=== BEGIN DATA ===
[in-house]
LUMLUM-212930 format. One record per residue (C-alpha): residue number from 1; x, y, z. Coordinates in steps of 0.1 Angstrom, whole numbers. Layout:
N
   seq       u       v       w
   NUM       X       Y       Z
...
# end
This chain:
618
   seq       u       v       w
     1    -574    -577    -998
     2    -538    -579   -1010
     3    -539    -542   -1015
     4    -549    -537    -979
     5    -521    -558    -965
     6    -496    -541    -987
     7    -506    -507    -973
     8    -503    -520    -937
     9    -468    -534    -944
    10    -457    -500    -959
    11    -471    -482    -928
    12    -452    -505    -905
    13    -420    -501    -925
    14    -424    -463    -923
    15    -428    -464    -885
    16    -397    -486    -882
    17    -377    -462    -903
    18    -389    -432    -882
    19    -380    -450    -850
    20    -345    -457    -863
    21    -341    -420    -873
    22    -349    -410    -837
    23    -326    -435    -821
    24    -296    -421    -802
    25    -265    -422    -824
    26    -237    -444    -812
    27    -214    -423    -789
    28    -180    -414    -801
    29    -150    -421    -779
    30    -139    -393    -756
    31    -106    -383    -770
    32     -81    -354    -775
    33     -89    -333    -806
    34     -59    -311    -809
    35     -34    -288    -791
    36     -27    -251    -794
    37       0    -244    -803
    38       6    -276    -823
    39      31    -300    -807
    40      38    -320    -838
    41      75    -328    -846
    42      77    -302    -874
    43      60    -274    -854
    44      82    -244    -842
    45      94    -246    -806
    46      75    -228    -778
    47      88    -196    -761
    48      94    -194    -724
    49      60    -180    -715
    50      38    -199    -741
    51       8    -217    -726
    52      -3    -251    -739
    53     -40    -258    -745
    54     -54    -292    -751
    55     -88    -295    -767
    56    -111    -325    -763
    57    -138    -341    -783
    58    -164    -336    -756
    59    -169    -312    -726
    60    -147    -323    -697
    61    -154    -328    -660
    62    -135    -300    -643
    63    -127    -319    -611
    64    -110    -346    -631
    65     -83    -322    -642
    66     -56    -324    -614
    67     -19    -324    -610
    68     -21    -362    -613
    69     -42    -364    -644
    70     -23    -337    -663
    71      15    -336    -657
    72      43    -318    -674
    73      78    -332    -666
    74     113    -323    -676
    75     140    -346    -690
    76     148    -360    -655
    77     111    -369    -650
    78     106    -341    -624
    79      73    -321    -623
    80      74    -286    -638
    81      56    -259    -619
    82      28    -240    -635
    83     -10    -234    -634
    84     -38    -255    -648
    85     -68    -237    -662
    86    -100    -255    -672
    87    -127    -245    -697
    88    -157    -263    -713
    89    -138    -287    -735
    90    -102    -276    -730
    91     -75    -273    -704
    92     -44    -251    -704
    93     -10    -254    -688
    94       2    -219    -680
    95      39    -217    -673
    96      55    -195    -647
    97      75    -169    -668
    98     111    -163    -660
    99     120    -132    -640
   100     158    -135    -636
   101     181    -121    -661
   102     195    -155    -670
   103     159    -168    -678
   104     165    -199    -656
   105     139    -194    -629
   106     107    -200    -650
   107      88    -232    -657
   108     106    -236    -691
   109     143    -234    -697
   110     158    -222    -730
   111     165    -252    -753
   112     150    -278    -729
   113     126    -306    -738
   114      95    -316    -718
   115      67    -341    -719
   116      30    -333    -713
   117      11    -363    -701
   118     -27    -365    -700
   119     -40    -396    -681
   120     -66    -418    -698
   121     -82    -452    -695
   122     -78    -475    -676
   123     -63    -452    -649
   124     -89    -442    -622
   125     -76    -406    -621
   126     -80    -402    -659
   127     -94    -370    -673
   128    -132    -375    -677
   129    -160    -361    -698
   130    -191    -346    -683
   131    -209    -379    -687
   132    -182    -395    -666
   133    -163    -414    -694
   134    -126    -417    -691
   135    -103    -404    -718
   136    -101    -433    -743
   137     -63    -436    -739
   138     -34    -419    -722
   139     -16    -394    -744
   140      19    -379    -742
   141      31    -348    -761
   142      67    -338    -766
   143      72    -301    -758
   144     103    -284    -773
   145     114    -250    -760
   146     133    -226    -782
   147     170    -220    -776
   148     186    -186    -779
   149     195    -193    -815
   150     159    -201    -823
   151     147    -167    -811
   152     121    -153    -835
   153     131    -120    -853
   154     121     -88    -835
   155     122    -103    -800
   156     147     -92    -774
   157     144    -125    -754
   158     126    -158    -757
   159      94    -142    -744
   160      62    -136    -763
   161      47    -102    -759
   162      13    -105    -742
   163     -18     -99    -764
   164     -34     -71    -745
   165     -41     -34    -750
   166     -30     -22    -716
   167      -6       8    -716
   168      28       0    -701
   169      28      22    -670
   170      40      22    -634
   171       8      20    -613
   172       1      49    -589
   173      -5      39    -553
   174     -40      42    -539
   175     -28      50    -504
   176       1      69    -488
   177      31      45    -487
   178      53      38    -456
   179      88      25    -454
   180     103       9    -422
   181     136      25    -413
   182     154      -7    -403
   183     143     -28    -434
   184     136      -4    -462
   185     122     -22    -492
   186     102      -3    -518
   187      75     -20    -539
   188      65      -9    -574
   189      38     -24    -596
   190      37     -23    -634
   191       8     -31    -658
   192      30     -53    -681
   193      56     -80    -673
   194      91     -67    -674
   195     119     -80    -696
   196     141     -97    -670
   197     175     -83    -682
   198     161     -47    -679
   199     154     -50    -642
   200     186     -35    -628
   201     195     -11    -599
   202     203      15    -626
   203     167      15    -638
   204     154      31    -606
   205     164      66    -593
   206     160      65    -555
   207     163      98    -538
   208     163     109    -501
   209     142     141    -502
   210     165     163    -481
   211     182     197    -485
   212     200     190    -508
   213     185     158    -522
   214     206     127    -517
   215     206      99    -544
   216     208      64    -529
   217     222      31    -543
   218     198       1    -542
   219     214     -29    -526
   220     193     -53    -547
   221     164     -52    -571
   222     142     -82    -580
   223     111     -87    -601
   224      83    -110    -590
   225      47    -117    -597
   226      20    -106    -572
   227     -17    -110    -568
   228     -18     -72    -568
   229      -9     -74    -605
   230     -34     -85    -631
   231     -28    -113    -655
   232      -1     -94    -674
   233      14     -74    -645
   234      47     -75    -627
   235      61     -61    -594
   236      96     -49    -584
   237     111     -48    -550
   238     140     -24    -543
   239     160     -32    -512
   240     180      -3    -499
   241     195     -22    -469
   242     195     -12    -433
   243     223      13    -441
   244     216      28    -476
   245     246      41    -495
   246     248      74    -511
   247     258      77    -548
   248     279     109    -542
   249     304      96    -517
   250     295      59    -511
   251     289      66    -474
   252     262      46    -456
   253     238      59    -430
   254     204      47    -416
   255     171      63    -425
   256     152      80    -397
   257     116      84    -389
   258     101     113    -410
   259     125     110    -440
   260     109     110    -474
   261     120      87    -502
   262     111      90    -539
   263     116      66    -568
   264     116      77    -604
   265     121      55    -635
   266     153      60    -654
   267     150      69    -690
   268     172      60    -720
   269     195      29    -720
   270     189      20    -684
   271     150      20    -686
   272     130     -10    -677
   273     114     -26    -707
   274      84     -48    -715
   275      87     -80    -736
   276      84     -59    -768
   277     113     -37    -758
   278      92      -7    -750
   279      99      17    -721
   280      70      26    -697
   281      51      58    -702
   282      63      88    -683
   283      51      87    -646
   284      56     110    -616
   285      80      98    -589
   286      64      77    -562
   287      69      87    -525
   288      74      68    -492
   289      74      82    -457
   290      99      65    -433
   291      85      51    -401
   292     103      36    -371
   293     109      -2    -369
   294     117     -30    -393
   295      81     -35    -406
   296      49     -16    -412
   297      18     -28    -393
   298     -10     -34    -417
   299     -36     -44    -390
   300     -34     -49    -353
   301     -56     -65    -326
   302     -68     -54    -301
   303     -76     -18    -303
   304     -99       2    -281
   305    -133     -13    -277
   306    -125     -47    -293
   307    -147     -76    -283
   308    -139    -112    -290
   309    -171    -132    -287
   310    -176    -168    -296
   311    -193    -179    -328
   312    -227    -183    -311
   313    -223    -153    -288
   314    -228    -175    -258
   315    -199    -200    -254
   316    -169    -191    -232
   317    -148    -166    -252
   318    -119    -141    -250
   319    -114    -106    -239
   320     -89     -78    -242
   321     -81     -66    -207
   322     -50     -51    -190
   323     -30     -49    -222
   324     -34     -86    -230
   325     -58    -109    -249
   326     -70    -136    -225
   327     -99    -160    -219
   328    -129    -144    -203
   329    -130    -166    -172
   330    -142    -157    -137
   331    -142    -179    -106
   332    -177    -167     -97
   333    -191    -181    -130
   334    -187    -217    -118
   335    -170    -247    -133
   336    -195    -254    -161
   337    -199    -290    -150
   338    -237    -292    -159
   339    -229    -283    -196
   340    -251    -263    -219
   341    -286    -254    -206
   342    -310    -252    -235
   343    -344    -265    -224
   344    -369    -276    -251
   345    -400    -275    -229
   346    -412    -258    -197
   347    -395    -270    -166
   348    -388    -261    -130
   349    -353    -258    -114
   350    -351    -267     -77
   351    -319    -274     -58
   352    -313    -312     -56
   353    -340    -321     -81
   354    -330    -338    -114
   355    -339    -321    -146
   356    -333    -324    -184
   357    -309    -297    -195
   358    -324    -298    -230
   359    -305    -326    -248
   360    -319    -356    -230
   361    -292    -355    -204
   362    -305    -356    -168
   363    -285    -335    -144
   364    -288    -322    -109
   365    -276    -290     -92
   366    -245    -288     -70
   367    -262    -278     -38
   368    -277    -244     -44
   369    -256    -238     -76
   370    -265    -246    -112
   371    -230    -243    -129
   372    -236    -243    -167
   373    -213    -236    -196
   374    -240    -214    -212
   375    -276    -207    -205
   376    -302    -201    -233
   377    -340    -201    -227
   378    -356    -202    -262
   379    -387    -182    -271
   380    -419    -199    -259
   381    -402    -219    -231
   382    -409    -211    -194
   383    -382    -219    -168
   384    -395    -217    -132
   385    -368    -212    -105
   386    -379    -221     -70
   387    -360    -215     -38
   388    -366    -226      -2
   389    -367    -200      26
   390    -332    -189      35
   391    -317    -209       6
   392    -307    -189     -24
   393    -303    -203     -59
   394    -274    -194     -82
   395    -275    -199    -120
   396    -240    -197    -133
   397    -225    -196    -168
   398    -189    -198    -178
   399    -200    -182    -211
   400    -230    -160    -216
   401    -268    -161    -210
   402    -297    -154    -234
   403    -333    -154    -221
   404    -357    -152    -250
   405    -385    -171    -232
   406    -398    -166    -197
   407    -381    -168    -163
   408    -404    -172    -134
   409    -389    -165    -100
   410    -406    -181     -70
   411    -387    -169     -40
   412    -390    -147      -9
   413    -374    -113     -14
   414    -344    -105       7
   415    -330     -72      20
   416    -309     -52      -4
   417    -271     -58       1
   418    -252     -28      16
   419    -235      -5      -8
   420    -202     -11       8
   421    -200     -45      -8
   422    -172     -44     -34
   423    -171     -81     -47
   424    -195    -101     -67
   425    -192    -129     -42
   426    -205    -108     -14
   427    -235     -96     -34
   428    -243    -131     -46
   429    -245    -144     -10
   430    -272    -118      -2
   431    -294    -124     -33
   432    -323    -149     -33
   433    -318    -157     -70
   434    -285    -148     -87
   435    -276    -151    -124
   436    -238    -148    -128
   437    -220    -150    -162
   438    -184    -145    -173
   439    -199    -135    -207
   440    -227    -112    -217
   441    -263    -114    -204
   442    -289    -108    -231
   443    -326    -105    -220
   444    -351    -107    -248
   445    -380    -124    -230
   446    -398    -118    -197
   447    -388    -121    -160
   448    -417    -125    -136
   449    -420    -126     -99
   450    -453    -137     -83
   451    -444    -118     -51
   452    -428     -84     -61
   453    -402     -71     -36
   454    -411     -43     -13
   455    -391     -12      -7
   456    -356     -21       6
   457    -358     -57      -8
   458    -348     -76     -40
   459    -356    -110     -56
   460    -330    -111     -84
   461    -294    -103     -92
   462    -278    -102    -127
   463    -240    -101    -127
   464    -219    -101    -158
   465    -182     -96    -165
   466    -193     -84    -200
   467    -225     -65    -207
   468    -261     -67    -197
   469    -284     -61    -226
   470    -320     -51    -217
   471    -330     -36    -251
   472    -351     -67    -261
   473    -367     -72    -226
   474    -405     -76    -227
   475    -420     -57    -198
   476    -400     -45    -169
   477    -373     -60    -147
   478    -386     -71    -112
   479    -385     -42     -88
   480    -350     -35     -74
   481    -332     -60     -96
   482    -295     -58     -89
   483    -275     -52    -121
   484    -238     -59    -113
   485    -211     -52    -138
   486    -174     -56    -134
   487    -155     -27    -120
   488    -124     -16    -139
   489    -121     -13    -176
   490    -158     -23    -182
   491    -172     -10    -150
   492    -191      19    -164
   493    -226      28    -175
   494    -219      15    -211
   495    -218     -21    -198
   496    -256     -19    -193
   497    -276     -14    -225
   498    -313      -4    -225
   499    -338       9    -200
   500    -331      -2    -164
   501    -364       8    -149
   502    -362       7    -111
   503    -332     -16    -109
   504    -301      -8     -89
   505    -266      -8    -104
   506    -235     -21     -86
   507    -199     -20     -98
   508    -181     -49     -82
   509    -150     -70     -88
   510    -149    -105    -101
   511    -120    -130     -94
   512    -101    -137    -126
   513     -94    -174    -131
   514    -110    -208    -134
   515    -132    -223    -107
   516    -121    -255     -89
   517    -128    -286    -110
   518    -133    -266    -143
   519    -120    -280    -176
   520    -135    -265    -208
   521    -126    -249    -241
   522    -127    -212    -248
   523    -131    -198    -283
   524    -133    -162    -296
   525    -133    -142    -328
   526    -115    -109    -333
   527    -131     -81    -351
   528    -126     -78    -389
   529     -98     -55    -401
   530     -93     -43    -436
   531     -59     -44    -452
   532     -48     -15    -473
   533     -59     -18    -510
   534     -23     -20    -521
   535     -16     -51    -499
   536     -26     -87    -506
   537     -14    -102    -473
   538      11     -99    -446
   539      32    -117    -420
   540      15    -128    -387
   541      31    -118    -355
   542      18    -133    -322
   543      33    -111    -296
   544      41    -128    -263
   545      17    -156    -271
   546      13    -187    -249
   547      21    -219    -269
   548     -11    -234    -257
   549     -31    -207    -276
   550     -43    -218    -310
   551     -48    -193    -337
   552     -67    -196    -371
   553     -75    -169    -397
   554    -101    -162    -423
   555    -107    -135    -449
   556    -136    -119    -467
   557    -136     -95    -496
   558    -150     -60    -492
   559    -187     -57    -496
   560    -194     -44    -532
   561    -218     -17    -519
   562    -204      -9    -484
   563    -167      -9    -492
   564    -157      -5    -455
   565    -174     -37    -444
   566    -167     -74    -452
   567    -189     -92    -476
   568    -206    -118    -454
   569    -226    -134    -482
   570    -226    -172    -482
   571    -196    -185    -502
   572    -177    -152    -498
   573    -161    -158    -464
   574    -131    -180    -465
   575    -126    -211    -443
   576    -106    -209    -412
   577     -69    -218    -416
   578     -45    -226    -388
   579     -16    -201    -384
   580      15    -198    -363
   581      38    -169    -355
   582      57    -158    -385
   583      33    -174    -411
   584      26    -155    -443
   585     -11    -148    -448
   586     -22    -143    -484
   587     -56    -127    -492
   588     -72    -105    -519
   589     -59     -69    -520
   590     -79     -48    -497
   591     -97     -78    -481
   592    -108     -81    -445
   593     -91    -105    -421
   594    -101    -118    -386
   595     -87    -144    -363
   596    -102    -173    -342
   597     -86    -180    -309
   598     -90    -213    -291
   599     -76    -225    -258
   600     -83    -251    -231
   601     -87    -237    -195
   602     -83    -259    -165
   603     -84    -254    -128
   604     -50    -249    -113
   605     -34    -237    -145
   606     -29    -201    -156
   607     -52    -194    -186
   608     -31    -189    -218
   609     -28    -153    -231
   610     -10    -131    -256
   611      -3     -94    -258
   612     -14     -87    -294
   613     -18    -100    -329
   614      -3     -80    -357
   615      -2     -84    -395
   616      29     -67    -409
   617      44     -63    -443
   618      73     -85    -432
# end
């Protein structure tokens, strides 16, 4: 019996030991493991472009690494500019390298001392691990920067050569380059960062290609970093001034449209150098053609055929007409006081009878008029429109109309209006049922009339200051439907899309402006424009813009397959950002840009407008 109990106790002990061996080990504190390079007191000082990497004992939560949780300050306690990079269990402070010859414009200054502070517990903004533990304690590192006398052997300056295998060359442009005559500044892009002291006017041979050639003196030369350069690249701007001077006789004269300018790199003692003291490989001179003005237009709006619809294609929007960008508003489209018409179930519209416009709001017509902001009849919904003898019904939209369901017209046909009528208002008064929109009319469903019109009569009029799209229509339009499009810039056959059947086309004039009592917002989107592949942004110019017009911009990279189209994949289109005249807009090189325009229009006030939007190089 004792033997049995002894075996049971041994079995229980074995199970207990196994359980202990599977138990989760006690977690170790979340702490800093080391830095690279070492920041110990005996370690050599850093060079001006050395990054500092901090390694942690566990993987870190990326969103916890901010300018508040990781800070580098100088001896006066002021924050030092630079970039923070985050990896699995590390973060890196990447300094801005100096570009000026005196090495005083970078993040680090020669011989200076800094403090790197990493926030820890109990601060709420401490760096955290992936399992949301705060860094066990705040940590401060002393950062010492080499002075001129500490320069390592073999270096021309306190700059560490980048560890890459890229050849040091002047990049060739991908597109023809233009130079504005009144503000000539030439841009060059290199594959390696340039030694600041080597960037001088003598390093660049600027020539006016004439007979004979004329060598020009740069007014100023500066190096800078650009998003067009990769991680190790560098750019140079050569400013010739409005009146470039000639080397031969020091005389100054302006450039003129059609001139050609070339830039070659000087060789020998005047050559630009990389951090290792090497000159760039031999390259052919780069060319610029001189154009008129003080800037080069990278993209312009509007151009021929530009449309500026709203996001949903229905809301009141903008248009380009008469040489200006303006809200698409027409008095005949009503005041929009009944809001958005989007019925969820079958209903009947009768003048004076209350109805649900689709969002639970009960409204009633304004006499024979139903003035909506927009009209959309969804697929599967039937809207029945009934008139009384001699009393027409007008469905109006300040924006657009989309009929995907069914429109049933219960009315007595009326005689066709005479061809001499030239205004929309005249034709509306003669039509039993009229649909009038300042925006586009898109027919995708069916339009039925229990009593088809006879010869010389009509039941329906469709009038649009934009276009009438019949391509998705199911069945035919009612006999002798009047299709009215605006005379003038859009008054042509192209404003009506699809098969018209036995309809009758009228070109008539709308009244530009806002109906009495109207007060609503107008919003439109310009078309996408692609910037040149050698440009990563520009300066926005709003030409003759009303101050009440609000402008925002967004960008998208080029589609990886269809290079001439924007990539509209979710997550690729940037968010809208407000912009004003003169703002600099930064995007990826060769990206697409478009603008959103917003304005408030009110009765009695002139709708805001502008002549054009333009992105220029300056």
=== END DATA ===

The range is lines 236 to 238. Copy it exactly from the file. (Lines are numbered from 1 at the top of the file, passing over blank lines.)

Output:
   226      20    -106    -572
   227     -17    -110    -568
   228     -18     -72    -568